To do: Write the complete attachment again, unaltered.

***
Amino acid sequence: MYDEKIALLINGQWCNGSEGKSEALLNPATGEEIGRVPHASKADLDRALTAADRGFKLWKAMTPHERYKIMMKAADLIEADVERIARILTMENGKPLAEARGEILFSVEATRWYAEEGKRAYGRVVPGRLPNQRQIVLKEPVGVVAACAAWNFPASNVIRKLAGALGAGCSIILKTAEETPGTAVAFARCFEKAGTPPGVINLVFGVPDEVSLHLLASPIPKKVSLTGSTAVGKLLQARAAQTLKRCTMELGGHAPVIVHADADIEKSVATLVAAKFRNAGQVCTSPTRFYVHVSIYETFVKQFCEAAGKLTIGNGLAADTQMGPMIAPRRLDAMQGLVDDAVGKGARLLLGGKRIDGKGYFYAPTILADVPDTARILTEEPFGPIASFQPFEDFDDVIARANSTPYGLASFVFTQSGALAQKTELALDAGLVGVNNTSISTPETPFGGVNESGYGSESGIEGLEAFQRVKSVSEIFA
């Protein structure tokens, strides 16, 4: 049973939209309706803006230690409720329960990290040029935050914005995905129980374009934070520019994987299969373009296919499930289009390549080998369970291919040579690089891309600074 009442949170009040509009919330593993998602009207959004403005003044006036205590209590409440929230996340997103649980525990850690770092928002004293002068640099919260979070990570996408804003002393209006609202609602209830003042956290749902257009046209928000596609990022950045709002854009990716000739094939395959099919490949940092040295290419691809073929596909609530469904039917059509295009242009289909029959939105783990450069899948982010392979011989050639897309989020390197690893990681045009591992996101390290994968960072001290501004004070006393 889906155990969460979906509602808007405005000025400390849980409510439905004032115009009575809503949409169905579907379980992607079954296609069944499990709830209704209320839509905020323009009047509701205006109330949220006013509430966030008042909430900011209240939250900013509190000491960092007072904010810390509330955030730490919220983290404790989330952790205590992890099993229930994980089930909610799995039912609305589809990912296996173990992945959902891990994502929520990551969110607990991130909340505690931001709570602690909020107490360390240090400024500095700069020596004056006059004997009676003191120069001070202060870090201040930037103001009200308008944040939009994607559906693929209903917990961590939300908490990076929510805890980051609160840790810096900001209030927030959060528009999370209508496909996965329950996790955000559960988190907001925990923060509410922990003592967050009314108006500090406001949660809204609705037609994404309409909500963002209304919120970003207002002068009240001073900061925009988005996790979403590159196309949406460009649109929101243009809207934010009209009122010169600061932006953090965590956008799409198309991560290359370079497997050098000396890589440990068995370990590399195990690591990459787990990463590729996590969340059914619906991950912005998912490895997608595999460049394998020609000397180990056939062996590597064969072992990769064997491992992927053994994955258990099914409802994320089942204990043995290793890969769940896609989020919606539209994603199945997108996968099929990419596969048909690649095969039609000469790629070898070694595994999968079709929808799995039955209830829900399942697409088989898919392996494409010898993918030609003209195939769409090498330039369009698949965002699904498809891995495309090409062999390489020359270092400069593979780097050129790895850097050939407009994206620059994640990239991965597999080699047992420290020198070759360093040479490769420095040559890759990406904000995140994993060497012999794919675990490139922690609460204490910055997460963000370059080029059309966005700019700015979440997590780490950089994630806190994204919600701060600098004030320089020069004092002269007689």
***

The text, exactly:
Amino acid sequence: MYDEKIALLINGQWCNGSEGKSEALLNPATGEEIGRVPHASKADLDRALTAADRGFKLWKAMTPHERYKIMMKAADLIEADVERIARILTMENGKPLAEARGEILFSVEATRWYAEEGKRAYGRVVPGRLPNQRQIVLKEPVGVVAACAAWNFPASNVIRKLAGALGAGCSIILKTAEETPGTAVAFARCFEKAGTPPGVINLVFGVPDEVSLHLLASPIPKKVSLTGSTAVGKLLQARAAQTLKRCTMELGGHAPVIVHADADIEKSVATLVAAKFRNAGQVCTSPTRFYVHVSIYETFVKQFCEAAGKLTIGNGLAADTQMGPMIAPRRLDAMQGLVDDAVGKGARLLLGGKRIDGKGYFYAPTILADVPDTARILTEEPFGPIASFQPFEDFDDVIARANSTPYGLASFVFTQSGALAQKTELALDAGLVGVNNTSISTPETPFGGVNESGYGSESGIEGLEAFQRVKSVSEIFA
């Protein structure tokens, strides 16, 4: 049973939209309706803006230690409720329960990290040029935050914005995905129980374009934070520019994987299969373009296919499930289009390549080998369970291919040579690089891309600074 009442949170009040509009919330593993998602009207959004403005003044006036205590209590409440929230996340997103649980525990850690770092928002004293002068640099919260979070990570996408804003002393209006609202609602209830003042956290749902257009046209928000596609990022950045709002854009990716000739094939395959099919490949940092040295290419691809073929596909609530469904039917059509295009242009289909029959939105783990450069899948982010392979011989050639897309989020390197690893990681045009591992996101390290994968960072001290501004004070006393 889906155990969460979906509602808007405005000025400390849980409510439905004032115009009575809503949409169905579907379980992607079954296609069944499990709830209704209320839509905020323009009047509701205006109330949220006013509430966030008042909430900011209240939250900013509190000491960092007072904010810390509330955030730490919220983290404790989330952790205590992890099993229930994980089930909610799995039912609305589809990912296996173990992945959902891990994502929520990551969110607990991130909340505690931001709570602690909020107490360390240090400024500095700069020596004056006059004997009676003191120069001070202060870090201040930037103001009200308008944040939009994607559906693929209903917990961590939300908490990076929510805890980051609160840790810096900001209030927030959060528009999370209508496909996965329950996790955000559960988190907001925990923060509410922990003592967050009314108006500090406001949660809204609705037609994404309409909500963002209304919120970003207002002068009240001073900061925009988005996790979403590159196309949406460009649109929101243009809207934010009209009122010169600061932006953090965590956008799409198309991560290359370079497997050098000396890589440990068995370990590399195990690591990459787990990463590729996590969340059914619906991950912005998912490895997608595999460049394998020609000397180990056939062996590597064969072992990769064997491992992927053994994955258990099914409802994320089942204990043995290793890969769940896609989020919606539209994603199945997108996968099929990419596969048909690649095969039609000469790629070898070694595994999968079709929808799995039955209830829900399942697409088989898919392996494409010898993918030609003209195939769409090498330039369009698949965002699904498809891995495309090409062999390489020359270092400069593979780097050129790895850097050939407009994206620059994640990239991965597999080699047992420290020198070759360093040479490769420095040559890759990406904000995140994993060497012999794919675990490139922690609460204490910055997460963000370059080029059309966005700019700015979440997590780490950089994630806190994204919600701060600098004030320089020069004092002269007689």